The military domination of Thai politics, started soon after the 1932 revolution which overthrew the absolute monarchy, but its consolidation of power came with the Sarit military coup in 1957. The economic development during the years of military dictatorship in the 1950s and 1960s took place in the context of a world economic boom and a localised economic boom created by the Korean and Vietnam wars. This economic growth had a profound impact on the nature of Thai society.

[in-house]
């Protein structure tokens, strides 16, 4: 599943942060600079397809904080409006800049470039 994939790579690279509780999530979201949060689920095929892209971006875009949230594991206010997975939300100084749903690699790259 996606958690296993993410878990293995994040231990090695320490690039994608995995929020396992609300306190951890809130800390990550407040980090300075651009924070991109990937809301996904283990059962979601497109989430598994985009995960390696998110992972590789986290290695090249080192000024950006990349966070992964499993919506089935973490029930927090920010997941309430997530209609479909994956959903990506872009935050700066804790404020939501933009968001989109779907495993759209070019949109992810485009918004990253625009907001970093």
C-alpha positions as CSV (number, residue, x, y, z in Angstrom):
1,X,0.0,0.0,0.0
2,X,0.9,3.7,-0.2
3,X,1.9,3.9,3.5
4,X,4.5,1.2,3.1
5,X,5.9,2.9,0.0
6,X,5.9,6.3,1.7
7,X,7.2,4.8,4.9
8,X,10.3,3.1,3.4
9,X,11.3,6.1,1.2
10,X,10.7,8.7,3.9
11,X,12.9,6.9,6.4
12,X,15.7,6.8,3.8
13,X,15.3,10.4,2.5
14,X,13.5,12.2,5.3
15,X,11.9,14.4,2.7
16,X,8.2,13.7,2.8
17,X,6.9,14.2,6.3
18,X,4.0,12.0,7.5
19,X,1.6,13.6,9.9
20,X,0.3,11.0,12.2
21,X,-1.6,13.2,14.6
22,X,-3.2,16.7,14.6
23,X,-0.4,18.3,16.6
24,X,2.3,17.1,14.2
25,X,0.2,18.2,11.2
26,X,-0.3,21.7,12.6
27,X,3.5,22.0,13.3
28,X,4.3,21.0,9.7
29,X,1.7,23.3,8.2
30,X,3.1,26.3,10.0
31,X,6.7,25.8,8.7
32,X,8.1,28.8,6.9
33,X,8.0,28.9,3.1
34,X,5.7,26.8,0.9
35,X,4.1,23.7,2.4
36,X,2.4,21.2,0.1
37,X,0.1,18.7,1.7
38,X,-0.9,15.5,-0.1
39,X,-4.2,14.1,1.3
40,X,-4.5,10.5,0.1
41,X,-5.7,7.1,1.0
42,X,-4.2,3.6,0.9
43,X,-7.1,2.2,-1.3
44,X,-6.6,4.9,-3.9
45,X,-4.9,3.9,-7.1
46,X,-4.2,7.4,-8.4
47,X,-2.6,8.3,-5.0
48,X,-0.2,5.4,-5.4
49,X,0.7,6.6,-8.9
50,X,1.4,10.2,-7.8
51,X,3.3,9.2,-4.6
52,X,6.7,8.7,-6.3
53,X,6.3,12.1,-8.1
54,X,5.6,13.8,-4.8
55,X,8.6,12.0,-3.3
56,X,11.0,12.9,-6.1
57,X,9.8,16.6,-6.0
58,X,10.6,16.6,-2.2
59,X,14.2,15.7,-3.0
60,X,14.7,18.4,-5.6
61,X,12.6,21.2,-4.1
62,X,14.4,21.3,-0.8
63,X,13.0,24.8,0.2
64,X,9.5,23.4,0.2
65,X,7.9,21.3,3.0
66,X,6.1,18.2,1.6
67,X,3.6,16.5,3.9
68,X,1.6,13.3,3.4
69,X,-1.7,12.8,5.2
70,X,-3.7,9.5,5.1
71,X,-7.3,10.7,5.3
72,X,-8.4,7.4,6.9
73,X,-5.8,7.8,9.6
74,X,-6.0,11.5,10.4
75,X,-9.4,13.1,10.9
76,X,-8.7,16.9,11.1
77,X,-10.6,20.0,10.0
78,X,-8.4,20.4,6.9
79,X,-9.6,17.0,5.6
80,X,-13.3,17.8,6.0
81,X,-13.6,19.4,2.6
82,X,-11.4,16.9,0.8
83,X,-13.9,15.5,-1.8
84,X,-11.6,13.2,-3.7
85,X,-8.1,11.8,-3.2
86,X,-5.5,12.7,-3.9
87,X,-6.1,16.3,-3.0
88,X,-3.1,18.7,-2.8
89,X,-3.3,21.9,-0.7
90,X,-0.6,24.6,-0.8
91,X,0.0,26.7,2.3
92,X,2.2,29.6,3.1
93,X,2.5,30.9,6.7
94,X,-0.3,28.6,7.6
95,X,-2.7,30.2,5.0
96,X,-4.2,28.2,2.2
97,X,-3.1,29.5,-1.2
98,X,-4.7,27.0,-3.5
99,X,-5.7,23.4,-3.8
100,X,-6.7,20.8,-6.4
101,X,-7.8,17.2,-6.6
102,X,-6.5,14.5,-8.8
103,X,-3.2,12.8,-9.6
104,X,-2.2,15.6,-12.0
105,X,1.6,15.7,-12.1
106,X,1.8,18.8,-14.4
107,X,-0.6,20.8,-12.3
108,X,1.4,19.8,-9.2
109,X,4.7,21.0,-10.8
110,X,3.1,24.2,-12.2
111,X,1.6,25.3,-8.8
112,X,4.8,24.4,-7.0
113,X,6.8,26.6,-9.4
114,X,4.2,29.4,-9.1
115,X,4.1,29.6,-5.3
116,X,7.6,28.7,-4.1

Naturally the size of the working class increased as factories and businesses were developed. However, under the dictatorship trade union rights were suppressed and wages and conditions of employment were tightly controlled. By early 1973 the minimum daily wage, fixed at around 10 baht since the early 1950s, remained unchanged while commodity prices were 50% higher. Illegal strikes had already occurred throughout the period of dictatorship, but strikes increased rapidly due to general economic discontent. The first 9 months of 1973, before the 14th October, saw a total of 40 strikes, and a one month strike at the Thai Steel Company, resulting in victory, due to a high level of solidarity from other workers.